Which 'quick link'/power link, whatever they're called

Fnaar

Smutmaster General
Location
Thumberland
Been reading about snapped chains over in the caff.
I have 3 bikes, and I have no idea what make of chains they have on them.
The MTB has 7 sprockets at the back, the roadie and the tourer have 8.
I have chain tools (have practised on an old chain, sort of know what to do, but have never had to do it 'in the wild'.
If I want to get spare 'quick links'/power links/kmc thingumybobs, anyone know what I should get?
 

the_mikey

Legendary Member
Get a quicklink that matches the chain, so if you have 8 sprockets then you need an 8 speed quick link. I have a 9 speed KMC quick link in the saddle bag of my 9 speed bike.
 
OP
Fnaar

Fnaar

Smutmaster General
Location
Thumberland
And 7-8 speed chains are the same size (width wise) but I'd go for one that matches the chain brand (and put an 8 on the 7 speed)
Are chain brands written on them somewhere? Not sure I've ever looked, tbh...and I've never changed them myself (different bike shops)
 

raleighnut

Legendary Member
Location
On 3 Wheels
Not sure about brands being stamped on but I know all of mine bar the 3speed are on Sram chains and I've never snapped one or had a 'quicklink' break..........................yet. :unsure:
 

Pat "5mph"

A kilogrammicaly challenged woman
Moderator
Location
Glasgow
The MTB has 7 sprockets at the back, the roadie and the tourer have 8.
Ebay and similar sell them in 2/4 packs. Afaik 5/6/7/8 speed take the same kmc reusable quick link. They work on shimano and kmc chains, don't know abut other brands, but once I rescued a pal on a 3 speed, my quick link worked on it.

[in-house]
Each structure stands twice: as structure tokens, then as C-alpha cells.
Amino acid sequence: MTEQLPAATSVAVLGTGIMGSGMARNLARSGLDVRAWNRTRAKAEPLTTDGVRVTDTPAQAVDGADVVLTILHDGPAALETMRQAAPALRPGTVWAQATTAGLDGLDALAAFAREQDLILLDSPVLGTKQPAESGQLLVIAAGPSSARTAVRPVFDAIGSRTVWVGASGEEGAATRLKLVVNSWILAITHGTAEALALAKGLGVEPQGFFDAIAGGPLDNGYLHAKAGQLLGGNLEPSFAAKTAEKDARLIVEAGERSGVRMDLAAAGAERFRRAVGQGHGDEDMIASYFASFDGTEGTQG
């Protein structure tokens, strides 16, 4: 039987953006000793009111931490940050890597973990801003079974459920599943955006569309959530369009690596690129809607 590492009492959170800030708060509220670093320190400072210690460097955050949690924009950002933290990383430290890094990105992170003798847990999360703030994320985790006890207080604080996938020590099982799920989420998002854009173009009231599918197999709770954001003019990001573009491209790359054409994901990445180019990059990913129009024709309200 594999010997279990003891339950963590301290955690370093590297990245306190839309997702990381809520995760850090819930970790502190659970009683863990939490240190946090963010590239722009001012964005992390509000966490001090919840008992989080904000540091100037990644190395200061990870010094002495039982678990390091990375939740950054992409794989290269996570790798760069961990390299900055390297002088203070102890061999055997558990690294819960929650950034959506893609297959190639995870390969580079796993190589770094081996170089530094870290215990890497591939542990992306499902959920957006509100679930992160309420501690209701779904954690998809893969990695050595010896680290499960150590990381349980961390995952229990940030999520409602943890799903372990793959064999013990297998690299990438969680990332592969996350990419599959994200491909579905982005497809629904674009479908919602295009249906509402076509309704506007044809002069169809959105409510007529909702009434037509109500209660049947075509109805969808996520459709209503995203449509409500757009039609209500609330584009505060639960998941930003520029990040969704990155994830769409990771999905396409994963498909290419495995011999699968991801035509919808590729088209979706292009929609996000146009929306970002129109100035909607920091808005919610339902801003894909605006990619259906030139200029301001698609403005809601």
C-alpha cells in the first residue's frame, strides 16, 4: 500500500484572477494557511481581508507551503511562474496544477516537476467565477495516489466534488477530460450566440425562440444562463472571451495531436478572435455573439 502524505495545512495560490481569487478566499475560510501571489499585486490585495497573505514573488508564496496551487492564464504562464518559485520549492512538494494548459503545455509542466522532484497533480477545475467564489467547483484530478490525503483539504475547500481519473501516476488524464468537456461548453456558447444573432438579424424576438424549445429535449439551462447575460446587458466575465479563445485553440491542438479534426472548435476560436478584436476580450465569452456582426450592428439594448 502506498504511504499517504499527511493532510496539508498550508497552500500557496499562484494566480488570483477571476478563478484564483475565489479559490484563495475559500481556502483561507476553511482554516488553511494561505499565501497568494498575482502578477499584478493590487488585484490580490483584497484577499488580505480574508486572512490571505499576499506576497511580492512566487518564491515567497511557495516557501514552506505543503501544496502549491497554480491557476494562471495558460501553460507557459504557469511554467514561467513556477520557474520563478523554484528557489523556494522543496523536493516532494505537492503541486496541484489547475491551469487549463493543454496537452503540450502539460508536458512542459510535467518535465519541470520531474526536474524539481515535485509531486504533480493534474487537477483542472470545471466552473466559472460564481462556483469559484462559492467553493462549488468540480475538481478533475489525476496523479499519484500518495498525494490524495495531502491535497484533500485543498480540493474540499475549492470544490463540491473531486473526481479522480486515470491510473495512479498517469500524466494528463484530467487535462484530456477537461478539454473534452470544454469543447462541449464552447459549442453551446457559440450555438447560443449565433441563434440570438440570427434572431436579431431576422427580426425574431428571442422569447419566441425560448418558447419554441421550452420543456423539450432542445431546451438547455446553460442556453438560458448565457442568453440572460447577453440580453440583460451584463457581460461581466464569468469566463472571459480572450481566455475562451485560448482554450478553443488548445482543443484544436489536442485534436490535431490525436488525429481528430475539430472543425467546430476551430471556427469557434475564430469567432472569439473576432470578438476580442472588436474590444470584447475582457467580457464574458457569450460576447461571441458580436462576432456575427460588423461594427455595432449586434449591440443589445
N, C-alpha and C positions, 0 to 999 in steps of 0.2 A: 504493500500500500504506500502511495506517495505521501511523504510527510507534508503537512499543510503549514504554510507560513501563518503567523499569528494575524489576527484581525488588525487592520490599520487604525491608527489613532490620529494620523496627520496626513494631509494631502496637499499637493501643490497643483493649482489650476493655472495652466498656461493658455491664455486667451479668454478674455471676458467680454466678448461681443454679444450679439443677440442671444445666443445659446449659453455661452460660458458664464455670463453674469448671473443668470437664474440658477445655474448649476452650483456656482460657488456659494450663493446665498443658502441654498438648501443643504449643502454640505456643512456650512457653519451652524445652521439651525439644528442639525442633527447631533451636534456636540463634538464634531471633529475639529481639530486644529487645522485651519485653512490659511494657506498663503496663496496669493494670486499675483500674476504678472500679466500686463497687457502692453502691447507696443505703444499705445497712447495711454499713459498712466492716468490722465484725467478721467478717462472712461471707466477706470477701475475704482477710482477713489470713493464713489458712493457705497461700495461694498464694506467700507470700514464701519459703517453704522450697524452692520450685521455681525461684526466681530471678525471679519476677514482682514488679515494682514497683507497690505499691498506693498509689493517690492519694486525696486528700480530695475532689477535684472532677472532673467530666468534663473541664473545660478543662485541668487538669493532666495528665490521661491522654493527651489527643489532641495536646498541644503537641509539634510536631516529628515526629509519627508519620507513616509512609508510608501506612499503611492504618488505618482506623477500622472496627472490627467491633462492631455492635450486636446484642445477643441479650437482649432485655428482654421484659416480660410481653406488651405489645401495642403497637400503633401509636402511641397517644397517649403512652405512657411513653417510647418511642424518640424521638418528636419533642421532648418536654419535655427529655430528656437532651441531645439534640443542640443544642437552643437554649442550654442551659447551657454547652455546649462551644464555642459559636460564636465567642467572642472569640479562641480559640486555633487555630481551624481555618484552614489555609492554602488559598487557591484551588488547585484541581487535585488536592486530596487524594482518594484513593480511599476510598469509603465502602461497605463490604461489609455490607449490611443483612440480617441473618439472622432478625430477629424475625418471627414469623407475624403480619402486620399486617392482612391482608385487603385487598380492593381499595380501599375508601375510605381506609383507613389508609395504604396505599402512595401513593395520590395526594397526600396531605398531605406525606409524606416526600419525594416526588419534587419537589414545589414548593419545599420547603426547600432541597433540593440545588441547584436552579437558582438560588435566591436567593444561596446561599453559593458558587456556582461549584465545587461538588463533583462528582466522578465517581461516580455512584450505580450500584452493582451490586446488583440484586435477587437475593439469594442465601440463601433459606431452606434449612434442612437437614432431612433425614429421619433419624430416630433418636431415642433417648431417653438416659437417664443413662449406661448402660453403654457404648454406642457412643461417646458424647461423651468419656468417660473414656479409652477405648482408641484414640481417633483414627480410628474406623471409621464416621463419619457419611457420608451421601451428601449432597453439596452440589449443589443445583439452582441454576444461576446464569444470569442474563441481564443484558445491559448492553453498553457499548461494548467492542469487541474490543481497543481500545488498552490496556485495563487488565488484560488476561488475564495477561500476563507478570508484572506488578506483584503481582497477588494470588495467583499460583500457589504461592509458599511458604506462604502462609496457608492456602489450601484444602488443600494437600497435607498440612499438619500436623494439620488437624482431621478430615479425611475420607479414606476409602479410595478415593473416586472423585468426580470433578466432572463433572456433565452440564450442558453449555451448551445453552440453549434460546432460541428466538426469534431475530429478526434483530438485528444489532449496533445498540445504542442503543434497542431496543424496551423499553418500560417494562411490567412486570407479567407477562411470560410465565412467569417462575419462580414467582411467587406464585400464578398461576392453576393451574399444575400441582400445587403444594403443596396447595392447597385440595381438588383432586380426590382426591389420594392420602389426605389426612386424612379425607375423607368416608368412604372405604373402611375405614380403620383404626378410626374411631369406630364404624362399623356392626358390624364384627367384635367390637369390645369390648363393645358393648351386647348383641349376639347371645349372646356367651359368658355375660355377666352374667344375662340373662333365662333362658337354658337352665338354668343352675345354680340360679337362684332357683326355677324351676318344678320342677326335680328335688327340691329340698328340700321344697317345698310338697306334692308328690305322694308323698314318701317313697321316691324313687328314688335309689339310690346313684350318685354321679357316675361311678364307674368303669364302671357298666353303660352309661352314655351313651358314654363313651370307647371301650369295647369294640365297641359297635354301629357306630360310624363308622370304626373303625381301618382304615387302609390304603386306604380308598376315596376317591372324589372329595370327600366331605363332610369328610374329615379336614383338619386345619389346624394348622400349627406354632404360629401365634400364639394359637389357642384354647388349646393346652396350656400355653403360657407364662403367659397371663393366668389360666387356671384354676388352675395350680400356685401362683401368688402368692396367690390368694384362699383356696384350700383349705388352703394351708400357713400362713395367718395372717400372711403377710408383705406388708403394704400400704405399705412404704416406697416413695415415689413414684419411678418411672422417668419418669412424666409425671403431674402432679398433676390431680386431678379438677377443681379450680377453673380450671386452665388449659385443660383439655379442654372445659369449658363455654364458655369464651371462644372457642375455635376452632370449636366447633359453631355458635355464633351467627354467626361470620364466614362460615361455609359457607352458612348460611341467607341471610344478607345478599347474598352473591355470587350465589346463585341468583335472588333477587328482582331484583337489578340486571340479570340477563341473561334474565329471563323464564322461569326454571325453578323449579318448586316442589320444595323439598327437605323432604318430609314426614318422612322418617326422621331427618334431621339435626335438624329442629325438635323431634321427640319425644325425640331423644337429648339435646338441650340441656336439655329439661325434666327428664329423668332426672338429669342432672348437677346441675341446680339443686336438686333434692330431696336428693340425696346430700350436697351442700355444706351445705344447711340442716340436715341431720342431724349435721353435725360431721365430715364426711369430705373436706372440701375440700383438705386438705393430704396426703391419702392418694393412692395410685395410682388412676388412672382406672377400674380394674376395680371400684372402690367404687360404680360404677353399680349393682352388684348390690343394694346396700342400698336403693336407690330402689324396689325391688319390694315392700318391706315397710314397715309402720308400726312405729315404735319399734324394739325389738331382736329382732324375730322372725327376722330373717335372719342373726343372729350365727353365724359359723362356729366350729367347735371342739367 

slowmotion

Quite dreadful
Location
lost somewhere
If you get KMC Missing links, you might consider getting their link opening pliers. Sometimes the links disconnect with a gentle squeeze and a pull with just your fingers, and sometimes they are simply impossible to get undone without a tool.

(calling @Fnaar)
 

Tim Hall

Guest
Location
Crawley
If you get KMC Missing links, you might consider getting their link opening pliers. Sometimes the links disconnect with a gentle squeeze and a pull with just your fingers, and sometimes they are simply impossible to get undone without a tool.

(calling @Fnaar)
Top tip for recalcitrant quick links when out on the road. Put the chain on the big ring, but with one tooth skipped, such that the qicklink sticks out from the chain ring. Twat it with a rock, big spanner or other suitable implement. Shazam! The link opens.
 

slowmotion

Quite dreadful
Location
lost somewhere
Top tip for recalcitrant quick links when out on the road. Put the chain on the big ring, but with one tooth skipped, such that the qicklink sticks out from the chain ring. Twat it with a rock, big spanner or other suitable implement. Shazam! The link opens.
Do mean letting the links either side of the quicklink remain held by the teeth on the big ring, and then clobbering the quicklink itself as it floats loose above the chainring? This sounds interesting.
 

Tim Hall

Guest
Location
Crawley
Do mean letting the links either side of the quicklink remain held by the teeth on the big ring, and then clobbering the quicklink itself as it floats loose above the chainring? This sounds interesting.
Sort of. The quick link points out from the chain ring, like a shark's fin. One end held secure by the chain ring, the other sticking up. Hit the sticking up end.

Ah. Link on the CTC website here.
 

Flick of the Elbow

Full time cyclist of leisure
Location
Lothian
Fnaar, beware that only some makes of joining link are able to be re-opened. This doesn't bother me as I never take a chain off once fitted, but if you're one of those like many on here who like to take their chains off for cleaning you'll need to watch out for that.
 
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